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The Ultimate Java Web Frameworks Comparison: Spring MVC, Grails, Vaadin, GWT, Wicket, Play, Struts and JSF

Part II: Going Ninja

It’s time to Go Ninja and look more at the results of what your Web Framework will leave you with in your runtime.

This section includes what you now need to deploy into your runtime to run your web application, how it would perform under the pressure of heavy load and multiple users, as well as how it looks and how rich the UX experience is.

We’ll now focus on the remaining four categories:

  1. Framework Ecosystem

  2. Throughput/Scalability

  3. Code Maintenance/Updates

  4. UX, Look and feel

Keep reading, we’ll soon be able to tell you which framework, on paper, we think is the most awesome!

5. Framework Ecosystem

The framework ecosystem covers how extensive the framework is in itself, it’s functionality, it’s build infrastructure and it’s integration with others. Very often, an large ecosystem can mean increased complexity, but not always. This section also depends heavily on user needs, which we will discuss further in the next report.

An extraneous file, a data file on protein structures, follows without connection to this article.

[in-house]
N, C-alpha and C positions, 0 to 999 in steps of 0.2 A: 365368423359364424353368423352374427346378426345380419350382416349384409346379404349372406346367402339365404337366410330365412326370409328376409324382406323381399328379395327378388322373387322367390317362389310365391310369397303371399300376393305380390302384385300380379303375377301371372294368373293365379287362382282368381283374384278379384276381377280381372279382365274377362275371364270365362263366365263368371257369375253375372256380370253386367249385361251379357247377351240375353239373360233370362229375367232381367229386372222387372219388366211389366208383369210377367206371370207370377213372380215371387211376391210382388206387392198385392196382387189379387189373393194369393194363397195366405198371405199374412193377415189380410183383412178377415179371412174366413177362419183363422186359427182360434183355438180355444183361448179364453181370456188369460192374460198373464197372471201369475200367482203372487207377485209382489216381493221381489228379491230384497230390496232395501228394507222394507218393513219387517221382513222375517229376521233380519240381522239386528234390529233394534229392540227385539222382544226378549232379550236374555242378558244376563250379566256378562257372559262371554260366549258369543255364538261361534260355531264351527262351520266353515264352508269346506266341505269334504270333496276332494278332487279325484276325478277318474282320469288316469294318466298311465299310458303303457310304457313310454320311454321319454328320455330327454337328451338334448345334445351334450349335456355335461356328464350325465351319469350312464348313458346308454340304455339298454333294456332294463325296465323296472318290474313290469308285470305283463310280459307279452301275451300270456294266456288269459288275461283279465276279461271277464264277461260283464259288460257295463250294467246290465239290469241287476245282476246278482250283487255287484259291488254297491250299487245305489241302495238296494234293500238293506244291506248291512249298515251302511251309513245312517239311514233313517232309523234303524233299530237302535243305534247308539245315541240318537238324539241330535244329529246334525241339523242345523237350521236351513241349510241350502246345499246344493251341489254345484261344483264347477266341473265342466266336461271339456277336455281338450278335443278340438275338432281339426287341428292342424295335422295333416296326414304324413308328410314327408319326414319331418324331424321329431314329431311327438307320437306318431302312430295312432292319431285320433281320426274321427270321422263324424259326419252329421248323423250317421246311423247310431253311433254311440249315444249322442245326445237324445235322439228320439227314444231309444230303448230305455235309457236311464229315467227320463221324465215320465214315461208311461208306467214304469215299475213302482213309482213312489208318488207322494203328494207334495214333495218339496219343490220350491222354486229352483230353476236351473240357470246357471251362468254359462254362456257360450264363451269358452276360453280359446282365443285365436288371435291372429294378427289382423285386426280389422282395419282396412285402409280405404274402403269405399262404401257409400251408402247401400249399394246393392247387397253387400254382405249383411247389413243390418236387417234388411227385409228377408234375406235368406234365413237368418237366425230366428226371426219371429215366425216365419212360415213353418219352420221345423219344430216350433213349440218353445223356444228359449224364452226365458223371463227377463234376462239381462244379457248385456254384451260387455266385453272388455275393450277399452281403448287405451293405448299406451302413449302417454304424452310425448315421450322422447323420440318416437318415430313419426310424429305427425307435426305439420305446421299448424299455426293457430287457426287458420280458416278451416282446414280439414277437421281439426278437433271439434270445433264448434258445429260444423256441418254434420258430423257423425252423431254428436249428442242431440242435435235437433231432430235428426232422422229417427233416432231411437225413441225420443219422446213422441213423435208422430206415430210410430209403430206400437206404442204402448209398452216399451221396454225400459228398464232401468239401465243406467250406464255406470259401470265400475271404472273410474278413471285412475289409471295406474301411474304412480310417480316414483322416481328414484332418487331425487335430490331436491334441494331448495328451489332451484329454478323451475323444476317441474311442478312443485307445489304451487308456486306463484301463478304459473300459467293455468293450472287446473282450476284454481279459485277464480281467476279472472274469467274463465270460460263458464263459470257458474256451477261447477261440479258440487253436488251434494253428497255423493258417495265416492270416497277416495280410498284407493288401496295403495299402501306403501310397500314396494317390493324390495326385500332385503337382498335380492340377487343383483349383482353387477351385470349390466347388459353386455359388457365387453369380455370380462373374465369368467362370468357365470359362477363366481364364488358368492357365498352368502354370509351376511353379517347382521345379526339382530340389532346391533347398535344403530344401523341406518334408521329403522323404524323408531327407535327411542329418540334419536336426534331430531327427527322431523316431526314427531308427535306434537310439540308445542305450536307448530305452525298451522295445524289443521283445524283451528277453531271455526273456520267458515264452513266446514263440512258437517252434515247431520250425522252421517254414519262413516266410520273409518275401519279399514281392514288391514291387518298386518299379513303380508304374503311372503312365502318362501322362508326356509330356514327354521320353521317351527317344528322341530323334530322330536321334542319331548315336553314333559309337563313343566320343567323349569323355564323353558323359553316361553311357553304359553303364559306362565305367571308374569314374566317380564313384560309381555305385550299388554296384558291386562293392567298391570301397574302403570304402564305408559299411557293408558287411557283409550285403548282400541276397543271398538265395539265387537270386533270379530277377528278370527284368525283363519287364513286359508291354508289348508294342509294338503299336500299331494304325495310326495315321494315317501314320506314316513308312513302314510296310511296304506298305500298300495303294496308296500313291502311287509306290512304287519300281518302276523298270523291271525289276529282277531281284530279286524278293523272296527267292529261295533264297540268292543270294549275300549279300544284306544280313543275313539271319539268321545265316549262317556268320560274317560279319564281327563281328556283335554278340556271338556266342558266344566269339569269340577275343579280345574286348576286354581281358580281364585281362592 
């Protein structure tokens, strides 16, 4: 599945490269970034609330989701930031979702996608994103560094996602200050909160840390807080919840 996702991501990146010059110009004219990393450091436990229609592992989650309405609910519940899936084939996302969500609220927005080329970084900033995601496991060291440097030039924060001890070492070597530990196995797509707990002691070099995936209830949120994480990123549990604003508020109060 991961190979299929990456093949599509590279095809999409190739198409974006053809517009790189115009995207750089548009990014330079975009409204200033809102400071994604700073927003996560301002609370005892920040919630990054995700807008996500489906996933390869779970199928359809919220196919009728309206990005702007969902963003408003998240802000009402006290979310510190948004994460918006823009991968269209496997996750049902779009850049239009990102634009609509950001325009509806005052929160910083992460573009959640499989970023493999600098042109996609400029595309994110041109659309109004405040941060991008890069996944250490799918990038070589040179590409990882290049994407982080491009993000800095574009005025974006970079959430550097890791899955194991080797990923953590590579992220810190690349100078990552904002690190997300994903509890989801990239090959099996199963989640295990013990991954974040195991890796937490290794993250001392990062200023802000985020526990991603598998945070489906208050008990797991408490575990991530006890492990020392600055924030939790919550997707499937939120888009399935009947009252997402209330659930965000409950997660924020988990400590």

Spring MVC

Spring MVC’s ecosystem is well-developed. As it is based and dependant on the Spring Framework itself, it can benefit from tools like Spring Roo and Spring Tool Suite IDE. There are no problems with Maven dependencies as everything is available in a public Maven repository and also from SpringSource’s own Maven repository. There are 3rd-party solutions like MyEclipse for Spring, which includes scaffolding capability for Spring MVC.

Score: 4/5 — Still some very useful parts of the ecosystem are commercially available and this makes it not available for everyone.


Grails

Grails is a full-stack web framework, not just MVC. It contains a lot of stuff out of the box, but luckily, it doesn’t enforce it. Don’t like the built-in build tool? No problem, you can integrate with Maven or Ant. You’ve started using some NoSQL solution like MongoDB or Neo4j? You can remove Hibernate from underneath the GORM and exchange it with MongoDB/Neo4j.  You want to add caching or security capabilities? There is a plugin for that! Actually a lot of them (OVER 900: http://grails.org/plugins/) that provide a Groovy API for a lot of well-known Java libraries. And they are super easy to install – just add compile ":lib_name:lib_version" to your build script.

Score: 4.5/5 — Grails is a full-stack framework, but many provided parts can be replaced, and there is a big library of plugins


Vaadin

Vaadin doesn’t really provide an ecosystem as such. But does allow for it within the Vaadin Directory. For example, let’s say you wanted to use Hibernate with Vaadin, you’d need to download the plugin, and you’re ready to go. There is integration advice and documentation around how you can integrate with Spring, Flex, Liferay, Maven, but not much else. Ultimately, because the ecosystem doesn’t exist out the box, when you need to expand your application your complexity will grow as you support the different technologies and their integration.

Score: 3/5 — Can only go so far with integration, but is not an ecosystem out-of-the-box by any means.


GWT